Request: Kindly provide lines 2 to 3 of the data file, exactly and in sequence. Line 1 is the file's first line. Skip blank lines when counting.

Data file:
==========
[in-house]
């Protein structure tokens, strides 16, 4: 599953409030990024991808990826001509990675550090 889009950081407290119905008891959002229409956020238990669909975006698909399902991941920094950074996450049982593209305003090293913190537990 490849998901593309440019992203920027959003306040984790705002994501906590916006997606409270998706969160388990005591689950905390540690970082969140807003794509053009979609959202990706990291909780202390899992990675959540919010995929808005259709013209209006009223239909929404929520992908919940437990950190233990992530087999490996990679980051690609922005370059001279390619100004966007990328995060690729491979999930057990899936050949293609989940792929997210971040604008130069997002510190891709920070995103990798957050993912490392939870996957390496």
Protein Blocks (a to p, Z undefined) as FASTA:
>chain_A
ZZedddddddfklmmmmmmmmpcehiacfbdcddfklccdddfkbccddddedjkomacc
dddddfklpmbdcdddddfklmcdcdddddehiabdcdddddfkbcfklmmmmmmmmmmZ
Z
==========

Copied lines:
């Protein structure tokens, strides 16, 4: 599953409030990024991808990826001509990675550090 889009950081407290119905008891959002229409956020238990669909975006698909399902991941920094950074996450049982593209305003090293913190537990 490849998901593309440019992203920027959003306040984790705002994501906590916006997606409270998706969160388990005591689950905390540690970082969140807003794509053009979609959202990706990291909780202390899992990675959540919010995929808005259709013209209006009223239909929404929520992908919940437990950190233990992530087999490996990679980051690609922005370059001279390619100004966007990328995060690729491979999930057990899936050949293609989940792929997210971040604008130069997002510190891709920070995103990798957050993912490392939870996957390496």
Protein Blocks (a to p, Z undefined) as FASTA: